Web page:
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Bo Bramer, left, and Sam Sherman, right, sign their National Letters of Intent on Monday morning as they are observed by Pat Bramer, Taconic coach Kevin Stannard and Bryon Sherman.

Taconic's Bramer, Sherman Commit to College Baseball Programs

By Stephen DravisiBerkshires Staff
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Sam Sherman and his parents, Bryon and Stacie Sherman, above, and Bo Bramer and his parents, Tina and Pat Bramer, below, at Monday's ceremony at Taconic High School. 
PITTSFIELD, Mass. — Deciding where you are going to go to college can be a long, painstaking process that stretches out over months.
Or, sometimes, you just know.
Taconic senior Sam Sherman has known for a long time that he could play college baseball, and he had been talking to several different schools about his future plans.
Merrimack College was not one of those schools until very recently.
"It was one of my last fall games, I just reached out to them, I had never talked to them before," Sherman said. "He said, 'Yeah, we'll come see you play.'"
The coaches liked what they saw, and Sherman definitely liked what he saw of the North Andover school. So on Monday morning, there was Sherman on the auditorium stage at Taconic, flanked by his parents and alongside his high school teammate, each signing National Letters of Intent — Bo Bramer for Fordham University and Sherman at Merrimack.
"As soon as I stepped on campus, I loved it," Sherman said of Merrimack. "It's awesome. They have a nice field. They're defensive-minded, and I'm a defensive type player, so that's really what put it over the top for me."
Bramer, too, is excited to be joining a program that suits his game.
"People who know me know that I'm a speed guy," Bramer said. "I like to use my speed to help the team. And they led the nation in stolen bases two years in a row, so that was really attractive for me. I'll have a chance not only to use my speed but enhance it."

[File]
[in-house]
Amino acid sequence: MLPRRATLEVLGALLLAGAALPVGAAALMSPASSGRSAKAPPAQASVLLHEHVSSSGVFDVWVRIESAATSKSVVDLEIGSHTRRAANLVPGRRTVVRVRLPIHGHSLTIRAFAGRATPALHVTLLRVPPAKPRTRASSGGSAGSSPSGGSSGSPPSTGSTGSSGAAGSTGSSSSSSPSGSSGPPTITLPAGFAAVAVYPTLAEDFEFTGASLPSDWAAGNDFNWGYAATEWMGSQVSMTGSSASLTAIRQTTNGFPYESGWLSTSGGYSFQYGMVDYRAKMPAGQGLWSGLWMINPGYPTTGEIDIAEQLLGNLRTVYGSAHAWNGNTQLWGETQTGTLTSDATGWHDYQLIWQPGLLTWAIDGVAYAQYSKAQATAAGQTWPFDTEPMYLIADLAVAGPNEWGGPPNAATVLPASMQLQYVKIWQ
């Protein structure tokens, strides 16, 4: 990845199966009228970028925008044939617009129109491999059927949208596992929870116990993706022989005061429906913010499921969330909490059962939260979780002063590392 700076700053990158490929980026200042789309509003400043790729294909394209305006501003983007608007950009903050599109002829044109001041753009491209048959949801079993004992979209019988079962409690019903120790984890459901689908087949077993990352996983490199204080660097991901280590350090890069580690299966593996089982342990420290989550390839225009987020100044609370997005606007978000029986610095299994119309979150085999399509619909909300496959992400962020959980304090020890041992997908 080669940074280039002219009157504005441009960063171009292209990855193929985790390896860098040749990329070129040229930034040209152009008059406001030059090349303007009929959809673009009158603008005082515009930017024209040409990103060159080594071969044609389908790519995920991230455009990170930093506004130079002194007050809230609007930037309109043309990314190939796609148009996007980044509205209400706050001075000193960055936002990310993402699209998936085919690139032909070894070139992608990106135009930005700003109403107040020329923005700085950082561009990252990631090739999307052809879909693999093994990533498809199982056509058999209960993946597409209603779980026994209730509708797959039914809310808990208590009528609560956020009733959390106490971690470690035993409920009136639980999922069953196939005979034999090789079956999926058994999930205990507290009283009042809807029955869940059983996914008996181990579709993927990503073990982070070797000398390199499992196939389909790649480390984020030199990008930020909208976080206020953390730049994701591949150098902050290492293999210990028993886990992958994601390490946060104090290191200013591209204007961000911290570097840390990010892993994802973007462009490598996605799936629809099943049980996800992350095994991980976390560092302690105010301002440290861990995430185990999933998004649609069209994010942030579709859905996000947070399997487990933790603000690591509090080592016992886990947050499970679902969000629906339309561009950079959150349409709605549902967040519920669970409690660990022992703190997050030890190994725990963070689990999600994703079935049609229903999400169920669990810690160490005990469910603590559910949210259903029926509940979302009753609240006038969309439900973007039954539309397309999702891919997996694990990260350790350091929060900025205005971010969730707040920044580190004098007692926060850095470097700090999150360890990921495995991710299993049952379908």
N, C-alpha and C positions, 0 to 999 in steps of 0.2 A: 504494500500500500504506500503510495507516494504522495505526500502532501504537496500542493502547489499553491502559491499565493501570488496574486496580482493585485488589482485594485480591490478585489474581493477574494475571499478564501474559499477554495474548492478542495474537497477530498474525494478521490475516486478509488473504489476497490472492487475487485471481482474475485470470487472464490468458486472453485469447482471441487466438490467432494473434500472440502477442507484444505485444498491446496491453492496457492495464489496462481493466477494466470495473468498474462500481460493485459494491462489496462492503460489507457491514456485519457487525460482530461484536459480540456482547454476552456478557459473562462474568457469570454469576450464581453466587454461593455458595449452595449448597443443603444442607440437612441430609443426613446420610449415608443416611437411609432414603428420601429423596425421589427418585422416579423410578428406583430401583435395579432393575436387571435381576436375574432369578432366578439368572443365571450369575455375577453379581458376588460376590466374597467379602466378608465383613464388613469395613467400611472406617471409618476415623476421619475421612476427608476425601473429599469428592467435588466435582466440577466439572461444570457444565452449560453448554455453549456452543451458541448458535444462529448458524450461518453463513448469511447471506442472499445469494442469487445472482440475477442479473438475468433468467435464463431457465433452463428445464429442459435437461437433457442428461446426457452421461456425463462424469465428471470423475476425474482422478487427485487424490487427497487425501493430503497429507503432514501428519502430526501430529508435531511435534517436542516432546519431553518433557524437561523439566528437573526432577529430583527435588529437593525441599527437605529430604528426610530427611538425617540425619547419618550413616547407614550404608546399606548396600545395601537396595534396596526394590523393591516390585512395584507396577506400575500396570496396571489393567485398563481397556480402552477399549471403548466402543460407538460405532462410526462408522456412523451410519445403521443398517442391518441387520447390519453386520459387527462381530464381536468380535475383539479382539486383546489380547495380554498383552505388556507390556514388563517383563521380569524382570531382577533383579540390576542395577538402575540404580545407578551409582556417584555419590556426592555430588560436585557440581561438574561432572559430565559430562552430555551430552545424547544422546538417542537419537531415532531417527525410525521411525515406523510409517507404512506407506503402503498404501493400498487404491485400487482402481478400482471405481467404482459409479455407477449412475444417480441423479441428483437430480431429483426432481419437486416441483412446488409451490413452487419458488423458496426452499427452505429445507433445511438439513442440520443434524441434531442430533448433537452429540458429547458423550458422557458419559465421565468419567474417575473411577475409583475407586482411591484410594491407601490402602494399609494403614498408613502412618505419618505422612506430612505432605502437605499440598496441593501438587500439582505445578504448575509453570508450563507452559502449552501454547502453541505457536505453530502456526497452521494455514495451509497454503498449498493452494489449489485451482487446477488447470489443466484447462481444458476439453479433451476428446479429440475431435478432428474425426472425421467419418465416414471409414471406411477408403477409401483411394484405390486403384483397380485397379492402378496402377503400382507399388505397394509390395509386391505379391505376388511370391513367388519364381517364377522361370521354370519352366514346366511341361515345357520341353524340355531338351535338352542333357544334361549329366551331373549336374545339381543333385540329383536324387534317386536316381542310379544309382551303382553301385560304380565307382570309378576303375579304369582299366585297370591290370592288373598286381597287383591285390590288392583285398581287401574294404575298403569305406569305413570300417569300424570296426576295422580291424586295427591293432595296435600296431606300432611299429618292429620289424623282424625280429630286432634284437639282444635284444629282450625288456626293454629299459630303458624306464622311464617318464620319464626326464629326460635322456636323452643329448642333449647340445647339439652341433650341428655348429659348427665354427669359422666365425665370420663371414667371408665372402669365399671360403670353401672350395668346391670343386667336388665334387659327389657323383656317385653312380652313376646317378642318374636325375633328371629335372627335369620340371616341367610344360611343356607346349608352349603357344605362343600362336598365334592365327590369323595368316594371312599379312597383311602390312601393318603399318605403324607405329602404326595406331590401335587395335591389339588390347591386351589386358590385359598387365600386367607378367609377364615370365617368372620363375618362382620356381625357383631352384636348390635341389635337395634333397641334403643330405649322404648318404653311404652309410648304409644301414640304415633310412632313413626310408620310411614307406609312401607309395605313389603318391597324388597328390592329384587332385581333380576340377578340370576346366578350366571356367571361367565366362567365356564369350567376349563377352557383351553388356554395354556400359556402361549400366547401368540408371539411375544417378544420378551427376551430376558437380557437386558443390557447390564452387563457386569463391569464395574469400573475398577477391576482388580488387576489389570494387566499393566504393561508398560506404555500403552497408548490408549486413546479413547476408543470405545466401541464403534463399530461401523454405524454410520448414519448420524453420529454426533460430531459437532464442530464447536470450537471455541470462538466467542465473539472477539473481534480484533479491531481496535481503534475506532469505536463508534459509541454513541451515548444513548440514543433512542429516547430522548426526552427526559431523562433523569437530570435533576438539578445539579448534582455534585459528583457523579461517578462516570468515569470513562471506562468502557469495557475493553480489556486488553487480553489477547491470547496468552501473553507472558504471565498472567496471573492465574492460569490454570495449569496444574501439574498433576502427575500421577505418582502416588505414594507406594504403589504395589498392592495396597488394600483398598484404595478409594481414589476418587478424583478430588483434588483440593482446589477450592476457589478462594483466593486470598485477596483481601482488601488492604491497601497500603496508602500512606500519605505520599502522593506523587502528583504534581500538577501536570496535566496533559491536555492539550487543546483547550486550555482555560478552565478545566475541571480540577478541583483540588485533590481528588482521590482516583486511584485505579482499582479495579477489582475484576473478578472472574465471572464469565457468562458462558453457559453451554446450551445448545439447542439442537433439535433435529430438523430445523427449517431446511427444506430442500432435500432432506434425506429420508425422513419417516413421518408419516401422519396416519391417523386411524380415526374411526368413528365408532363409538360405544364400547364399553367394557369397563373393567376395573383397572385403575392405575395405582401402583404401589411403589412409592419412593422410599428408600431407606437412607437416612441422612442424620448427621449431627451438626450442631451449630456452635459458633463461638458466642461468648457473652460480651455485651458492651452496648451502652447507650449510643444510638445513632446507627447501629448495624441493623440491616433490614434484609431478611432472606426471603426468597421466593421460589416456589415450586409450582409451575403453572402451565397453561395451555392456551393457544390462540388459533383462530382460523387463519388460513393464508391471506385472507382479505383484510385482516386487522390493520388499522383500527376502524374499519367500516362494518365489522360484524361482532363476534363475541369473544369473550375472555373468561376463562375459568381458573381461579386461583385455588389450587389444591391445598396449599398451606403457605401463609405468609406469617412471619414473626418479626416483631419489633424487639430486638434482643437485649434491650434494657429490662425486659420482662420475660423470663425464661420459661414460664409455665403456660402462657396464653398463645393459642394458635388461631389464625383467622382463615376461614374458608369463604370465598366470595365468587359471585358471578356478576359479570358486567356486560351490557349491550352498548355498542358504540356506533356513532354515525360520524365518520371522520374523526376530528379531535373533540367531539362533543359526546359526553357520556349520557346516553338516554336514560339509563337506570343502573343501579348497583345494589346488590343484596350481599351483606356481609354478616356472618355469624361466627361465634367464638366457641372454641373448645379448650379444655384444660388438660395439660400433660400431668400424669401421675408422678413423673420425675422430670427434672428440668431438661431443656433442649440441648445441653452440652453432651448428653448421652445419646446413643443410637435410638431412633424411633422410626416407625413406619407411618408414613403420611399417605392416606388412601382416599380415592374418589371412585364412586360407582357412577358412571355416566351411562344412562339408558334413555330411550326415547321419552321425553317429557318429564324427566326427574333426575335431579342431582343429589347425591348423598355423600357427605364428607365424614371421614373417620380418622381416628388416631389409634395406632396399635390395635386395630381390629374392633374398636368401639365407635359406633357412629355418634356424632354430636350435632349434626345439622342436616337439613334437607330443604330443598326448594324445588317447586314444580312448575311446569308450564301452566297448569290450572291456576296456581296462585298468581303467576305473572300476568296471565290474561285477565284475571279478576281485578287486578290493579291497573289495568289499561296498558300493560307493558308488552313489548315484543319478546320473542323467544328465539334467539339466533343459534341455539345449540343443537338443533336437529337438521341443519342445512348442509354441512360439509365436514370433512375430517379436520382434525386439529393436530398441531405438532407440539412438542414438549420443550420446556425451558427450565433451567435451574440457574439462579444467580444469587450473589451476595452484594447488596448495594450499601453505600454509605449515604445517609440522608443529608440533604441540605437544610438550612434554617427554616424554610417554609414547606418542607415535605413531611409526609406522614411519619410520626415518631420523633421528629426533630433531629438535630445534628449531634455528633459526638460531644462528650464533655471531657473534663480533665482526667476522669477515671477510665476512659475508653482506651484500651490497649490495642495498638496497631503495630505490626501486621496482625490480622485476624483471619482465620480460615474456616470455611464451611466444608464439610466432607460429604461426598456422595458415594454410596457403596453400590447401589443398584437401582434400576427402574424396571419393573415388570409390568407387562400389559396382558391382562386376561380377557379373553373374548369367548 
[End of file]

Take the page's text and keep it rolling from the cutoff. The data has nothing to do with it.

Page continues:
Last spring, Bramer stole 19 bases as a junior on Taconic's 19-0 State Championship squad. He also hit .451 in the leadoff spot.
Sherman batted .364 while pitching and playing in the infield. On the mound, he went 4-0 with a .910 earned run average and struck out 34 batters in 23 innings.
On Monday, they joined a long line of recent Taconic student-athletes who have moved on to compete at the NCAA Division I level.
"Mr. Bishop, our principal, unfortunately cannot be here today," Pittsfield Public Schools Athletic Director Jim Abel said during Monday's ceremony. "But he did point out that, by his count, the Taconic baseball program itself has produced 17 student-athletes who have gone to continue their academic and athletic careers at the NCAA level in just the last five years.
"That's not just baseball players. You include basketball players, golfers, football players. That's 17 student-athletes from the baseball program who have gone on to further their academic careers at the NCAA level in just five years."
That individual accomplishment has helped fuel a remarkable run of success for the team, which has captured three state championships in the last five years and went to four straight state title games.
"I love to compete," Bramer said when asked to reflect on how his experience at Taconic helped prepare him for the "next level."